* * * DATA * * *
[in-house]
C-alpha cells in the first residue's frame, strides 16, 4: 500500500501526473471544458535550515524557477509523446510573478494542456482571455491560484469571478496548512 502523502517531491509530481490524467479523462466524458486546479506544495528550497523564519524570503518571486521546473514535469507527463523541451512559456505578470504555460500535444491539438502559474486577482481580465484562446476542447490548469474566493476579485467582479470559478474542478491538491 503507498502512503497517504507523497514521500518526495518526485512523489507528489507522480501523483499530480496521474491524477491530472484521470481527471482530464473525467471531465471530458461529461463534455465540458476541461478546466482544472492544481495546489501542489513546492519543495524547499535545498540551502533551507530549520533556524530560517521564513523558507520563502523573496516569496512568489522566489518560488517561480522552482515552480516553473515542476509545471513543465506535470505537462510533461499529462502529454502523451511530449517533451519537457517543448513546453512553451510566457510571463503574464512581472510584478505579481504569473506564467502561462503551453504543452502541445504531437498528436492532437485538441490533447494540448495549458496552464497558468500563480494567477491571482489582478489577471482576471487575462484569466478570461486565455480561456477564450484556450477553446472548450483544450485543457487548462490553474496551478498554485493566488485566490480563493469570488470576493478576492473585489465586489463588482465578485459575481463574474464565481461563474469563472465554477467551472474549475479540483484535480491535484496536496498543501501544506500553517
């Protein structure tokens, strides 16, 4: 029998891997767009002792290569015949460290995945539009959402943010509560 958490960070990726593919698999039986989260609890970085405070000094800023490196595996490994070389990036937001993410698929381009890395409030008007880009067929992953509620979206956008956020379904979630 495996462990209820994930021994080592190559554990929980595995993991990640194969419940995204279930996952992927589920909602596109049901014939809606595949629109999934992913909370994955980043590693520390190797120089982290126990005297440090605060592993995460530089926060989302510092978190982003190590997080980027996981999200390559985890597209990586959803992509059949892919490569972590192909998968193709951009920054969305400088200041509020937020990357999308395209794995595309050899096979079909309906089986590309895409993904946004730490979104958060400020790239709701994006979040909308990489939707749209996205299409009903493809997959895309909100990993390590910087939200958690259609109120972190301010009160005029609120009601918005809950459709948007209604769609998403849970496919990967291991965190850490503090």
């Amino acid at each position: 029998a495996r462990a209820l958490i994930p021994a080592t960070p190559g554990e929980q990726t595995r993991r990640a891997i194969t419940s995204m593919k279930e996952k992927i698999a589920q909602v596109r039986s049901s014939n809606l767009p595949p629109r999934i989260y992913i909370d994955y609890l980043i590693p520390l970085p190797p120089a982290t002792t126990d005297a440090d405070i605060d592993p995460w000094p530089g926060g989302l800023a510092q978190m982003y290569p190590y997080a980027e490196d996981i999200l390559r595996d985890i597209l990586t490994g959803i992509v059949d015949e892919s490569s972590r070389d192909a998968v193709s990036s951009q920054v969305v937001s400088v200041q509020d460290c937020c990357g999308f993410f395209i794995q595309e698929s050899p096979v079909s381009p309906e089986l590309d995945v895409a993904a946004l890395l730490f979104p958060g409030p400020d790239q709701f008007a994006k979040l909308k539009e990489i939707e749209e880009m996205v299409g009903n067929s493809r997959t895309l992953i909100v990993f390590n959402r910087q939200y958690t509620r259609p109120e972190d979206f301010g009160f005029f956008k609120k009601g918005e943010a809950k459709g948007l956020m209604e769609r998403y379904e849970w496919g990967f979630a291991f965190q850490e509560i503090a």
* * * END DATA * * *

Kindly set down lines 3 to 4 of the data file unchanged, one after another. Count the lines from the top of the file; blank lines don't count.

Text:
């Protein structure tokens, strides 16, 4: 029998891997767009002792290569015949460290995945539009959402943010509560 958490960070990726593919698999039986989260609890970085405070000094800023490196595996490994070389990036937001993410698929381009890395409030008007880009067929992953509620979206956008956020379904979630 495996462990209820994930021994080592190559554990929980595995993991990640194969419940995204279930996952992927589920909602596109049901014939809606595949629109999934992913909370994955980043590693520390190797120089982290126990005297440090605060592993995460530089926060989302510092978190982003190590997080980027996981999200390559985890597209990586959803992509059949892919490569972590192909998968193709951009920054969305400088200041509020937020990357999308395209794995595309050899096979079909309906089986590309895409993904946004730490979104958060400020790239709701994006979040909308990489939707749209996205299409009903493809997959895309909100990993390590910087939200958690259609109120972190301010009160005029609120009601918005809950459709948007209604769609998403849970496919990967291991965190850490503090």
């Amino acid at each position: 029998a495996r462990a209820l958490i994930p021994a080592t960070p190559g554990e929980q990726t595995r993991r990640a891997i194969t419940s995204m593919k279930e996952k992927i698999a589920q909602v596109r039986s049901s014939n809606l767009p595949p629109r999934i989260y992913i909370d994955y609890l980043i590693p520390l970085p190797p120089a982290t002792t126990d005297a440090d405070i605060d592993p995460w000094p530089g926060g989302l800023a510092q978190m982003y290569p190590y997080a980027e490196d996981i999200l390559r595996d985890i597209l990586t490994g959803i992509v059949d015949e892919s490569s972590r070389d192909a998968v193709s990036s951009q920054v969305v937001s400088v200041q509020d460290c937020c990357g999308f993410f395209i794995q595309e698929s050899p096979v079909s381009p309906e089986l590309d995945v895409a993904a946004l890395l730490f979104p958060g409030p400020d790239q709701f008007a994006k979040l909308k539009e990489i939707e749209e880009m996205v299409g009903n067929s493809r997959t895309l992953i909100v990993f390590n959402r910087q939200y958690t509620r259609p109120e972190d979206f301010g009160f005029f956008k609120k009601g918005e943010a809950k459709g948007l956020m209604e769609r998403y379904e849970w496919g990967f979630a291991f965190q850490e509560i503090a």